WASHINGTON — Almost two months after President Bush announced he was sending more than 21,000 additional troops into Iraq, saying, “We can, and we will, prevail,” nearly seven in 10 Americans remain pessimistic about the war’s outcome, the latest NBC News/Wall Street Journal poll finds.
“Iraq is a two-ton boulder in a 100-pound dinghy,” says Democratic pollster Peter D. Hart, who conducted this survey with Republican pollster Neil Newhouse. “There is no way for [Bush] to recover without a recovery in Iraq.”
According to the poll, a whopping 69 percent say they are less confident the Iraq war will come to a successful conclusion, compared with just 20 percent who are more confident. That finding is virtually unchanged from the previous two NBC/Journal polls, which were taken in January and December.
What’s more, a similar number believe the war in Afghanistan against al-Qaida and the Taliban is faring poorly. Sixty-nine percent say the war there isn’t going well, versus 28 percent who think it is.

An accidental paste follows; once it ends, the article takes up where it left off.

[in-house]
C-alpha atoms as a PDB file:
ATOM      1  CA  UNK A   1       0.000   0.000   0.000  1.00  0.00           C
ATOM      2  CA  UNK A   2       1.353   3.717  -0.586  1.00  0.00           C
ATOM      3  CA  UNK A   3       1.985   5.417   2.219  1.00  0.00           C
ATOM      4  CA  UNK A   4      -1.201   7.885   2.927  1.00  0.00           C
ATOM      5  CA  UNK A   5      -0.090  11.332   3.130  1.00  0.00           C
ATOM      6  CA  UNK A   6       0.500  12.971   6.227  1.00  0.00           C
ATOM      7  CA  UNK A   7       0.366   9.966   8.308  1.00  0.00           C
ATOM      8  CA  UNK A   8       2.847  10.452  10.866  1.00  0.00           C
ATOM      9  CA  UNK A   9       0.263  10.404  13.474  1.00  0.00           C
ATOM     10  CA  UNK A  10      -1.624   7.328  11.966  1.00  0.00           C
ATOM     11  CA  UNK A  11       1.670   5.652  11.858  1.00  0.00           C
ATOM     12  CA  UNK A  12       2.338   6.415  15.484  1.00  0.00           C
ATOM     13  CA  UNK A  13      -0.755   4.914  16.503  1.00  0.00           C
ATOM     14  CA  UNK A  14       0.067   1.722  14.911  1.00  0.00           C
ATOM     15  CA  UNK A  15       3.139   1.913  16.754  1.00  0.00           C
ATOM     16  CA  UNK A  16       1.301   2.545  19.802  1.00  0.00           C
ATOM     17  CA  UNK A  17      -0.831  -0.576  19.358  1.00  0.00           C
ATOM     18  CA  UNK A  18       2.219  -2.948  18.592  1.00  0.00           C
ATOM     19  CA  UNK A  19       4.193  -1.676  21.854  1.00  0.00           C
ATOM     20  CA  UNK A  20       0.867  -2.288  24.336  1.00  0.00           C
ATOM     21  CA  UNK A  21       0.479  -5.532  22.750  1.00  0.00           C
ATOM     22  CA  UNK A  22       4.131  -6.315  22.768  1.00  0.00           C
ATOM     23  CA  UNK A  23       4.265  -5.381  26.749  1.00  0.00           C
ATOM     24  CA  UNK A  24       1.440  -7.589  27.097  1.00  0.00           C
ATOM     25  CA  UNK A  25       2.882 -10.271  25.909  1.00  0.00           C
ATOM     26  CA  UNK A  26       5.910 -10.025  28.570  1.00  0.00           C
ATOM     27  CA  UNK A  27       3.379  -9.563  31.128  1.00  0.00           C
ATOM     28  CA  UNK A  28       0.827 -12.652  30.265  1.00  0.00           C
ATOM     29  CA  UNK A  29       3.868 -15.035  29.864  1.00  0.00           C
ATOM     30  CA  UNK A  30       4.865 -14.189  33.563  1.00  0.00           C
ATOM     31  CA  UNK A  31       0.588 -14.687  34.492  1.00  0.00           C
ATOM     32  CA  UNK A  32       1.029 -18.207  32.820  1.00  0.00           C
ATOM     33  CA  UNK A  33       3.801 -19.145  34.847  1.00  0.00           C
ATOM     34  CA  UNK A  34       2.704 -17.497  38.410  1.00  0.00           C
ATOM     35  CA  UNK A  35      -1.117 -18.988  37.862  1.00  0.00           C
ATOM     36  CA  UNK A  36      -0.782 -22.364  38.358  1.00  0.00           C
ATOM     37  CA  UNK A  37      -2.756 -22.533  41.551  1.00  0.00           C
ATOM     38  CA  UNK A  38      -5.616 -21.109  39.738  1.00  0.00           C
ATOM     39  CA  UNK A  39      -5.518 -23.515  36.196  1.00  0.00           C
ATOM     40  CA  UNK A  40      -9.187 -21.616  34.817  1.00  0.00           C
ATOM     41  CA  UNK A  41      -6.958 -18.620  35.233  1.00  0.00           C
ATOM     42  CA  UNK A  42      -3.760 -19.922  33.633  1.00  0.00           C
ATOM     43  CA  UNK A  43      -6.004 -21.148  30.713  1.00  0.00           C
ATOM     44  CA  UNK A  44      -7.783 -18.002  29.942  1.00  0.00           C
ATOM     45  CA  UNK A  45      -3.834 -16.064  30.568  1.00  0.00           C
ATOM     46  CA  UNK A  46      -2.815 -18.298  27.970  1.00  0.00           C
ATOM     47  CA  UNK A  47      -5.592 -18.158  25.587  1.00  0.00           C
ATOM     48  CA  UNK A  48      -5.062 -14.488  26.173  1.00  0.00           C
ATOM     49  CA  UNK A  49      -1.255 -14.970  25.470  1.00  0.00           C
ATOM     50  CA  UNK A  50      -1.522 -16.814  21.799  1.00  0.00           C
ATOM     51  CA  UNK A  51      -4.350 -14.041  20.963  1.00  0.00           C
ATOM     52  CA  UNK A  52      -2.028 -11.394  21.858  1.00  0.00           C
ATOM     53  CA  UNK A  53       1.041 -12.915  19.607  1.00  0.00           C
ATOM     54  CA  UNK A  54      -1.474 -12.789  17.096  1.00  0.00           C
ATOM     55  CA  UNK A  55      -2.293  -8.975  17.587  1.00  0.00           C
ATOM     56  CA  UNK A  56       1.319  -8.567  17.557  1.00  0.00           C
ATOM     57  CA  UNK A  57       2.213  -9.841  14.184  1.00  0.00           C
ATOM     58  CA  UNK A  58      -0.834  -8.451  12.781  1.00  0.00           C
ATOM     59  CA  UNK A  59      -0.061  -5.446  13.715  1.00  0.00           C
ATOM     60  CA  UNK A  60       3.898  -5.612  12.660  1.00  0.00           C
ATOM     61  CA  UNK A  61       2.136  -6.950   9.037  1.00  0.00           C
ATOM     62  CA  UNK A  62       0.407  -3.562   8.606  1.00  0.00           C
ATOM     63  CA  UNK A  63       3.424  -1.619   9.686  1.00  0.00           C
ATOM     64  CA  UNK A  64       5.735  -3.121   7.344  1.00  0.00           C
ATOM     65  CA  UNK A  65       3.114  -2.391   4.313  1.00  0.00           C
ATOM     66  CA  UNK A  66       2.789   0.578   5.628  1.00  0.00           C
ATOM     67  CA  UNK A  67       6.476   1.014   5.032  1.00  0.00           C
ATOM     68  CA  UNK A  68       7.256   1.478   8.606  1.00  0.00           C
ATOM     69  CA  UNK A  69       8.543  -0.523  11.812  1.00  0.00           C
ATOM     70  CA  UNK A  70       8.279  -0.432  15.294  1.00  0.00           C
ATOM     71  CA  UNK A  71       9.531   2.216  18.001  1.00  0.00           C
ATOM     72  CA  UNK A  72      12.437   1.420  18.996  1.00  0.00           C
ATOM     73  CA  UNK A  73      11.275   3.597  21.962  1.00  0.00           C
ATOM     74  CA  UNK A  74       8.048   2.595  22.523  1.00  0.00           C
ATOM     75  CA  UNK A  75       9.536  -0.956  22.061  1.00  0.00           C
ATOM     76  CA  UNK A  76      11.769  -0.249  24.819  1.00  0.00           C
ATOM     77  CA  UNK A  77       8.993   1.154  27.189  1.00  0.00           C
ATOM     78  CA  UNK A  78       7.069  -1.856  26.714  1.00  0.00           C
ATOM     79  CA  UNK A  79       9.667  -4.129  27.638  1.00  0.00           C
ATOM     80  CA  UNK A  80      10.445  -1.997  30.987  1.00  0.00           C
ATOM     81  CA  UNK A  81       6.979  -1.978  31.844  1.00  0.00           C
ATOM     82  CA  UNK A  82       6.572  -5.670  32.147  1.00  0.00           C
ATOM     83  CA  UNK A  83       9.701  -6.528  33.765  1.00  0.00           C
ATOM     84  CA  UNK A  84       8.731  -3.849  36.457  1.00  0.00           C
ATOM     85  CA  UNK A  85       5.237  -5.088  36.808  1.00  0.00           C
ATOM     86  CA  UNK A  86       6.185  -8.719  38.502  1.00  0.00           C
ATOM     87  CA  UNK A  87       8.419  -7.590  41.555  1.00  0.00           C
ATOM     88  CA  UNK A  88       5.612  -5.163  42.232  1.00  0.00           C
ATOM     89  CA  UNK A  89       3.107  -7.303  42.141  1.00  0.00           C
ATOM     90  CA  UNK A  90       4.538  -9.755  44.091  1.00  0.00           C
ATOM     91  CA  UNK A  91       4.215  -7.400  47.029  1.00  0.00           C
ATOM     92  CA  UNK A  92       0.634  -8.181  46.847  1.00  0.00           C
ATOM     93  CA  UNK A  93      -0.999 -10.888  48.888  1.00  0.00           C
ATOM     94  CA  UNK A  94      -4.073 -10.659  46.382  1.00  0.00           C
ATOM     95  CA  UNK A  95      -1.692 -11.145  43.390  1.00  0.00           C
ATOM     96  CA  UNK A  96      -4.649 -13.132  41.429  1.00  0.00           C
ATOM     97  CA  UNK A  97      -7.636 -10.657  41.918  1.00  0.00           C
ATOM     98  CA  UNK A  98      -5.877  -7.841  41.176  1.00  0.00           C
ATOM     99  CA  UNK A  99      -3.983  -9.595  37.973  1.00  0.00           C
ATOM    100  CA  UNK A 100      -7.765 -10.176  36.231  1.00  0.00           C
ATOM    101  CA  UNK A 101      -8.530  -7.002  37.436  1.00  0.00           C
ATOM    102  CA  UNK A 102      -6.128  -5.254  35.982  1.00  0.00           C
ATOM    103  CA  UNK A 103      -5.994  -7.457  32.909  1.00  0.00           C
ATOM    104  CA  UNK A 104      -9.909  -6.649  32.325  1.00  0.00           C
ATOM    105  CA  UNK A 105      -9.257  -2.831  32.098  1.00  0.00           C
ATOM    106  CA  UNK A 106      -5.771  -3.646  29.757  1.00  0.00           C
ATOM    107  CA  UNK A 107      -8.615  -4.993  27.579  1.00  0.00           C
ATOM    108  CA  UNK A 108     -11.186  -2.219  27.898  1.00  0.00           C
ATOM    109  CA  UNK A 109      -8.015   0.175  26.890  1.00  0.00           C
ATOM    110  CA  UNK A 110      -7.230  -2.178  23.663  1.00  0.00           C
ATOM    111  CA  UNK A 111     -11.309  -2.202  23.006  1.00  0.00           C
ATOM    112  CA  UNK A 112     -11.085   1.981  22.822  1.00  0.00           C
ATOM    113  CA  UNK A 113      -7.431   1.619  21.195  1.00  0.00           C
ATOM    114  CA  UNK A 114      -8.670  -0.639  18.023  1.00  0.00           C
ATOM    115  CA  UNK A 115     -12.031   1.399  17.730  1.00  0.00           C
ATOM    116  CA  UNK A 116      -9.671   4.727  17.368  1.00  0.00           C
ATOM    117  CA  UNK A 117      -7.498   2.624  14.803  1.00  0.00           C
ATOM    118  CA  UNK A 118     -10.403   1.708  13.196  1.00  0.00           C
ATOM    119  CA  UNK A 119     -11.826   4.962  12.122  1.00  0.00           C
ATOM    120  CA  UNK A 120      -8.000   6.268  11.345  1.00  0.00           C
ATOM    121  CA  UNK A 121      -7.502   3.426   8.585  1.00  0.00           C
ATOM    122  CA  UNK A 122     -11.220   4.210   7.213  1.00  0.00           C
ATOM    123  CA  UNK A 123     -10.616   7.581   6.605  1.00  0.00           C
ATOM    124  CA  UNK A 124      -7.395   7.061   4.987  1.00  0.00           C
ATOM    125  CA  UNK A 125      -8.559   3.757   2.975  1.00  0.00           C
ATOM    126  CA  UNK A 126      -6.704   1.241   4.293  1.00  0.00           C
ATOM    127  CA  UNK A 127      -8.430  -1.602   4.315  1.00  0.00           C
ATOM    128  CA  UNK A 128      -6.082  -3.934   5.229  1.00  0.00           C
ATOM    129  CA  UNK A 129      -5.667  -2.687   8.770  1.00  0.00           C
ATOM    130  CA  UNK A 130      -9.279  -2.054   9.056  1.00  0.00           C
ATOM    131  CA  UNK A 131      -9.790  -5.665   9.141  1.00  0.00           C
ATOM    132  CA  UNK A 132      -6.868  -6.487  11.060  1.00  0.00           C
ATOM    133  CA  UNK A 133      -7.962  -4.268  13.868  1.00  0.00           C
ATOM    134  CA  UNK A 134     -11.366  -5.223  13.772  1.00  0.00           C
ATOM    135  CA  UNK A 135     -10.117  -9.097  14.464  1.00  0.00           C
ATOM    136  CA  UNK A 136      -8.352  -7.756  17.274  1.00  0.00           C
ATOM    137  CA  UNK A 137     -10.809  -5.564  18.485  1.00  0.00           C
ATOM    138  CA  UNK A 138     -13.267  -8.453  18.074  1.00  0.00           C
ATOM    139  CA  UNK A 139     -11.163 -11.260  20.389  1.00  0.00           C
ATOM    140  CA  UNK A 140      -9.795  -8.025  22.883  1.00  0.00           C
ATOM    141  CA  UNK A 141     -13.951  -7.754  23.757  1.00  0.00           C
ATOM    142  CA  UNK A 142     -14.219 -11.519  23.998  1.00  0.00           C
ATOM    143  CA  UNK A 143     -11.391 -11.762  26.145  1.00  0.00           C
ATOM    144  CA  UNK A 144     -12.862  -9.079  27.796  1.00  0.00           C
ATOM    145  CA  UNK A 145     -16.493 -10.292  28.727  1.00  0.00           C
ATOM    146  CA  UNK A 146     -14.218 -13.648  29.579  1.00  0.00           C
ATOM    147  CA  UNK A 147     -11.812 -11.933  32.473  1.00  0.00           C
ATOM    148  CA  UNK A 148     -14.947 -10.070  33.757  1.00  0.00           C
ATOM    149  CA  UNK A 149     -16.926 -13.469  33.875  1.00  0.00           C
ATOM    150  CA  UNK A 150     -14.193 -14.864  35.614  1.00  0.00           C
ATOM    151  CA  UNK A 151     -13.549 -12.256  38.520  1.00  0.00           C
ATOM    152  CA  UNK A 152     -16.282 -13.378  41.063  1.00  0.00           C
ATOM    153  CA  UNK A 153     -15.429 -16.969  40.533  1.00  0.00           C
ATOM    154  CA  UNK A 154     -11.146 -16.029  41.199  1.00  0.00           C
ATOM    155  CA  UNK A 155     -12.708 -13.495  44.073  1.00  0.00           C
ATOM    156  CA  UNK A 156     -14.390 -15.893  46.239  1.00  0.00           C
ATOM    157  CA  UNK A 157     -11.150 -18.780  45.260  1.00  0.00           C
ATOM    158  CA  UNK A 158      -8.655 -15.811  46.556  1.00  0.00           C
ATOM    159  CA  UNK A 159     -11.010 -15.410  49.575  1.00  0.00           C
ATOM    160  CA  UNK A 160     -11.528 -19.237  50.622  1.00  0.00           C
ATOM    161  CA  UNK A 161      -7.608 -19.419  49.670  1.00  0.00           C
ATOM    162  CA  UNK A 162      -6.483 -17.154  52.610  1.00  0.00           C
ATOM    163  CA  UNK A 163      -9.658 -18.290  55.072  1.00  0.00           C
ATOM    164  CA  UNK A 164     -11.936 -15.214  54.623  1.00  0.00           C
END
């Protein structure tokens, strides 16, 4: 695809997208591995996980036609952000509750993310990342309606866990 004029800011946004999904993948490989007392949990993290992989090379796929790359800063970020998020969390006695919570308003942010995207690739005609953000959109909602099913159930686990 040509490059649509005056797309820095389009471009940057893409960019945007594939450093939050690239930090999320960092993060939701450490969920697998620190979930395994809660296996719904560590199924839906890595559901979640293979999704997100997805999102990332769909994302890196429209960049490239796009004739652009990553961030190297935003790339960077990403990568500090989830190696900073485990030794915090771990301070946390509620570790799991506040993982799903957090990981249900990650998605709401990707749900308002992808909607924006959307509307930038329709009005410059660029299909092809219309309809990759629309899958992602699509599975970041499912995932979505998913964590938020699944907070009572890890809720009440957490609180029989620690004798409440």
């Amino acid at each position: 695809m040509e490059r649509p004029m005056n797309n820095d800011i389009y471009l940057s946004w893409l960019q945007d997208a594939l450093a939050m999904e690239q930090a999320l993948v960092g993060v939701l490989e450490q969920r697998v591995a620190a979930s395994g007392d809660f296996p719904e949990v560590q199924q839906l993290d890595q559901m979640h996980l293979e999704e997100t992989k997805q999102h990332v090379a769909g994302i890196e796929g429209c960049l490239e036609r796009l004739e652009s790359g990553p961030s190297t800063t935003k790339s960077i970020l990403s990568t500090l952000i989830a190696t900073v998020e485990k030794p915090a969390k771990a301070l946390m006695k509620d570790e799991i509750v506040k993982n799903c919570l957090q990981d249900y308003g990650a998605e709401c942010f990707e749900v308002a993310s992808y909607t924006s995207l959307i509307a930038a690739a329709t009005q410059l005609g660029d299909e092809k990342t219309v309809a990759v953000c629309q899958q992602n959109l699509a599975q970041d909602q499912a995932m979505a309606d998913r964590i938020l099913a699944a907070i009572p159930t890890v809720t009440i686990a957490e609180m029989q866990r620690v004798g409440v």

Early presidential front-runners
The poll — which was taken March 2-5 of 1,007 adults, and which had a margin of error of plus-minus 3.1 percentage points — also shows that two well-known New Yorkers, Sen. Hillary Clinton and former Mayor Rudy Giuliani, remain the front-runners for their parties’ presidential nominations.
Clinton leads Illinois Sen. Barack Obama, 47-39 percent, in a head-to-head match-up of the top two leaders in the Democratic field. And Giuliani is ahead of Arizona Sen. John McCain by even a wider margin, 55-34 percent, in a match-up of the top two Republicans.
Nevertheless, both presidential front-runners face obstacles that are blocking their paths to winning the nomination. For Clinton, it’s her 2002 vote authorizing the Iraq war and her refusal to apologize for it, as well as the fact that she’s seen as a polarizing figure. For Giuliani, it’s his past support for abortion rights and civil unions for gay couples.
“The front-runners are not without their own challenges,” says Newhouse, the GOP pollster. “And it’s how they deal with these challenges that will determine if they remain as front-runners.”
What is clear is that Americans are paying attention to the presidential race. In the poll, 73 percent say they’re closely following the contest, while just 27 percent say they’re not. But it’s still early. Very early.
“We’re in round one of a 15-round heavyweight battle that may seem explosive and tumultuous and even determinative,” Hart says. “But it’s only round one.”
Mark Murray covers politics for NBC News. NBC Political Director Elizabeth Wilner contributed to this article.
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